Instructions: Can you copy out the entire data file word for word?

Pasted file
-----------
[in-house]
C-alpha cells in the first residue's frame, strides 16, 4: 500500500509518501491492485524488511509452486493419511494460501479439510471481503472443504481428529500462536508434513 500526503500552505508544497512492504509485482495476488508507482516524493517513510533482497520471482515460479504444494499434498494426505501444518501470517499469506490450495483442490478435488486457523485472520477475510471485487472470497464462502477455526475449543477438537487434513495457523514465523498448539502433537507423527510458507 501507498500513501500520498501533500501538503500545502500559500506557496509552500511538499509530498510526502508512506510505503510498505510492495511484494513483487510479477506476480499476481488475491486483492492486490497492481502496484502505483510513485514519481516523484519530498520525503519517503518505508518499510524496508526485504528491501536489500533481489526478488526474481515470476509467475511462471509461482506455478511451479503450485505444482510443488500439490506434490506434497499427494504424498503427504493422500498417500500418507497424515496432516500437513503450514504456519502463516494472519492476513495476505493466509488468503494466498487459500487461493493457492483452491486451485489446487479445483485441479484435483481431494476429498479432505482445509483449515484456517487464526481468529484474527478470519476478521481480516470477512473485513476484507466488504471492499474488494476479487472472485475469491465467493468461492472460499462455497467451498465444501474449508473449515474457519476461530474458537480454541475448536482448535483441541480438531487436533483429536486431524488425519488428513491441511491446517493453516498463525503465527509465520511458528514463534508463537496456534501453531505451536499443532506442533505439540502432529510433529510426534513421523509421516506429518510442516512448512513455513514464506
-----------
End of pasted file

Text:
[in-house]
C-alpha cells in the first residue's frame, strides 16, 4: 500500500509518501491492485524488511509452486493419511494460501479439510471481503472443504481428529500462536508434513 500526503500552505508544497512492504509485482495476488508507482516524493517513510533482497520471482515460479504444494499434498494426505501444518501470517499469506490450495483442490478435488486457523485472520477475510471485487472470497464462502477455526475449543477438537487434513495457523514465523498448539502433537507423527510458507 501507498500513501500520498501533500501538503500545502500559500506557496509552500511538499509530498510526502508512506510505503510498505510492495511484494513483487510479477506476480499476481488475491486483492492486490497492481502496484502505483510513485514519481516523484519530498520525503519517503518505508518499510524496508526485504528491501536489500533481489526478488526474481515470476509467475511462471509461482506455478511451479503450485505444482510443488500439490506434490506434497499427494504424498503427504493422500498417500500418507497424515496432516500437513503450514504456519502463516494472519492476513495476505493466509488468503494466498487459500487461493493457492483452491486451485489446487479445483485441479484435483481431494476429498479432505482445509483449515484456517487464526481468529484474527478470519476478521481480516470477512473485513476484507466488504471492499474488494476479487472472485475469491465467493468461492472460499462455497467451498465444501474449508473449515474457519476461530474458537480454541475448536482448535483441541480438531487436533483429536486431524488425519488428513491441511491446517493453516498463525503465527509465520511458528514463534508463537496456534501453531505451536499443532506442533505439540502432529510433529510426534513421523509421516506429518510442516512448512513455513514464506